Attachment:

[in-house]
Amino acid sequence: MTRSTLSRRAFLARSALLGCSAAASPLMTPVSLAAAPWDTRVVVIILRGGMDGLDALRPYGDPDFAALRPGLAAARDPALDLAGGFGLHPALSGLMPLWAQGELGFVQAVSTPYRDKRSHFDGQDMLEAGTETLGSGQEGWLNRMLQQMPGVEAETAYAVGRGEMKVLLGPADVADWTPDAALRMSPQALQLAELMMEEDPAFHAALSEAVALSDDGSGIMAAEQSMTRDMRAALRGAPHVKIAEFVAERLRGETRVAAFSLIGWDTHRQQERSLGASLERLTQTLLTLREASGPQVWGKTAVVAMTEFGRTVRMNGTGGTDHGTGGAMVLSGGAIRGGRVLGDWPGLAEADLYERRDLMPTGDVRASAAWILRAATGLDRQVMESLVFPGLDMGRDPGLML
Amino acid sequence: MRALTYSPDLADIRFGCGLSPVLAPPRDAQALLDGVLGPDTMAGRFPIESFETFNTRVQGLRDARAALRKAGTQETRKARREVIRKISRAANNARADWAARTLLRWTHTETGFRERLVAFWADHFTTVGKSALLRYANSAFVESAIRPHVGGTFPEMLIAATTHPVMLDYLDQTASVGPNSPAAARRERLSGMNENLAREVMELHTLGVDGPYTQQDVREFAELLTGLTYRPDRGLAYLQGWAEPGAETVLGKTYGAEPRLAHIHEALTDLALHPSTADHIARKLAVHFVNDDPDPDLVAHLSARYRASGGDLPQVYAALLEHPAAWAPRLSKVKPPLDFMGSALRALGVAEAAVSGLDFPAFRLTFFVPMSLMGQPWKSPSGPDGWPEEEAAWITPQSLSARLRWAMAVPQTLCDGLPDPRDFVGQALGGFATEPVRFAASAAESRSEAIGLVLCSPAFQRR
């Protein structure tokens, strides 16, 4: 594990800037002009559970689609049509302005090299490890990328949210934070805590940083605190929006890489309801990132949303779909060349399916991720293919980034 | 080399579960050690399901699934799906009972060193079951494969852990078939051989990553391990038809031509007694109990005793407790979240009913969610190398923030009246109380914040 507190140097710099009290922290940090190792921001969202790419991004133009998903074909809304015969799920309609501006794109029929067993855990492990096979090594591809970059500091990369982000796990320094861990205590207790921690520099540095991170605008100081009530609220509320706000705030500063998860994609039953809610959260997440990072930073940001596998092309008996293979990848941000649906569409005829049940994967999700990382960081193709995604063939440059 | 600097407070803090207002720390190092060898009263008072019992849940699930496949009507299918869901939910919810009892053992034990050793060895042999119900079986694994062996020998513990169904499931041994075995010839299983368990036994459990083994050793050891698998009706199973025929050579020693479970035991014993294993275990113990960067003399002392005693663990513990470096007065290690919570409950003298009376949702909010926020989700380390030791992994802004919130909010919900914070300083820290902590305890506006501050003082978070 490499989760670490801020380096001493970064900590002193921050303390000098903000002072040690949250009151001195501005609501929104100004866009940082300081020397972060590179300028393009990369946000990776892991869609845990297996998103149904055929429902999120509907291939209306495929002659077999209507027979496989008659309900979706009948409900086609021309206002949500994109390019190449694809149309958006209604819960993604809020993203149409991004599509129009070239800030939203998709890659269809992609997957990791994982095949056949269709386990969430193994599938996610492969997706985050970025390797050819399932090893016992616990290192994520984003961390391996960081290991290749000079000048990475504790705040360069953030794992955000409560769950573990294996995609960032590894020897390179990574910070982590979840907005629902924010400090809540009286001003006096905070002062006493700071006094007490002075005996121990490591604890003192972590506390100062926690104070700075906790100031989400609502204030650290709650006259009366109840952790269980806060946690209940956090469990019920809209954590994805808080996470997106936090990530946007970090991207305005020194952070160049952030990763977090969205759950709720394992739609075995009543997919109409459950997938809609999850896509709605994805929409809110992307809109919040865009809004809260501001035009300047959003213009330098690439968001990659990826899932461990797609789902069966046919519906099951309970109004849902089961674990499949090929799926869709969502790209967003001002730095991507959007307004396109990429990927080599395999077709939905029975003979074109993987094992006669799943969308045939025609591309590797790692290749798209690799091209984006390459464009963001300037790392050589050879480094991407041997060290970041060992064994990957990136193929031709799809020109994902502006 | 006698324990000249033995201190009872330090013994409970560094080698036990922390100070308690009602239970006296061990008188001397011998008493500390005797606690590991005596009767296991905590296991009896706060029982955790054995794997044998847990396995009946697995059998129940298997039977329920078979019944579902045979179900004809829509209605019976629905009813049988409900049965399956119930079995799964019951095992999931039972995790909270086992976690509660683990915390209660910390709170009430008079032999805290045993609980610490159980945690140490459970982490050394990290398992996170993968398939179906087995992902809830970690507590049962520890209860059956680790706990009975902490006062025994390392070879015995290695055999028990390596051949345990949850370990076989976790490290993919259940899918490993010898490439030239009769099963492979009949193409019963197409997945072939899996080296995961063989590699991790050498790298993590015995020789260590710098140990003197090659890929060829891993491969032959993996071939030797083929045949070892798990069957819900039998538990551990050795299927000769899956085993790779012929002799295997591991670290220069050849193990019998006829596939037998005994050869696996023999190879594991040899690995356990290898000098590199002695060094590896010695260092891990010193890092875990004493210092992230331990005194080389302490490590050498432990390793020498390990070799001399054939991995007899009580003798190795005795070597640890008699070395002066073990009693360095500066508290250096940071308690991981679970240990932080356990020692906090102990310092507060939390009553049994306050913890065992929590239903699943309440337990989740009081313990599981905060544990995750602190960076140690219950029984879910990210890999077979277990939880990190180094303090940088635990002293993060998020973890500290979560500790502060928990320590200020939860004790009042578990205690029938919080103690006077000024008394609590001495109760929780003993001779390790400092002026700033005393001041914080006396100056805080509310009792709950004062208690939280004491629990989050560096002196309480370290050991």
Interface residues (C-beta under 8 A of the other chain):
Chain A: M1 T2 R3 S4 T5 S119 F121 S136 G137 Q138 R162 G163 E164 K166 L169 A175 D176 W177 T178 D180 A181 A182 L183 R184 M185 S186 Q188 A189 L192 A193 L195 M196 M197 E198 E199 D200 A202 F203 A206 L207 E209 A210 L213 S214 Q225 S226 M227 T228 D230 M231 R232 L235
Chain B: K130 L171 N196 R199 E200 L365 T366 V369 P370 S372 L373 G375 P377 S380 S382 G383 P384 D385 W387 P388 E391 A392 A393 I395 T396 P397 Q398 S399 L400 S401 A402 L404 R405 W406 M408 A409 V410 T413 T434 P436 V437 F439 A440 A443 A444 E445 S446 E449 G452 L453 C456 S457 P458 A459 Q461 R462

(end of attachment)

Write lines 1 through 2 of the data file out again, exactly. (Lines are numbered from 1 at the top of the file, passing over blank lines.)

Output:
[in-house]
Amino acid sequence: MTRSTLSRRAFLARSALLGCSAAASPLMTPVSLAAAPWDTRVVVIILRGGMDGLDALRPYGDPDFAALRPGLAAARDPALDLAGGFGLHPALSGLMPLWAQGELGFVQAVSTPYRDKRSHFDGQDMLEAGTETLGSGQEGWLNRMLQQMPGVEAETAYAVGRGEMKVLLGPADVADWTPDAALRMSPQALQLAELMMEEDPAFHAALSEAVALSDDGSGIMAAEQSMTRDMRAALRGAPHVKIAEFVAERLRGETRVAAFSLIGWDTHRQQERSLGASLERLTQTLLTLREASGPQVWGKTAVVAMTEFGRTVRMNGTGGTDHGTGGAMVLSGGAIRGGRVLGDWPGLAEADLYERRDLMPTGDVRASAAWILRAATGLDRQVMESLVFPGLDMGRDPGLML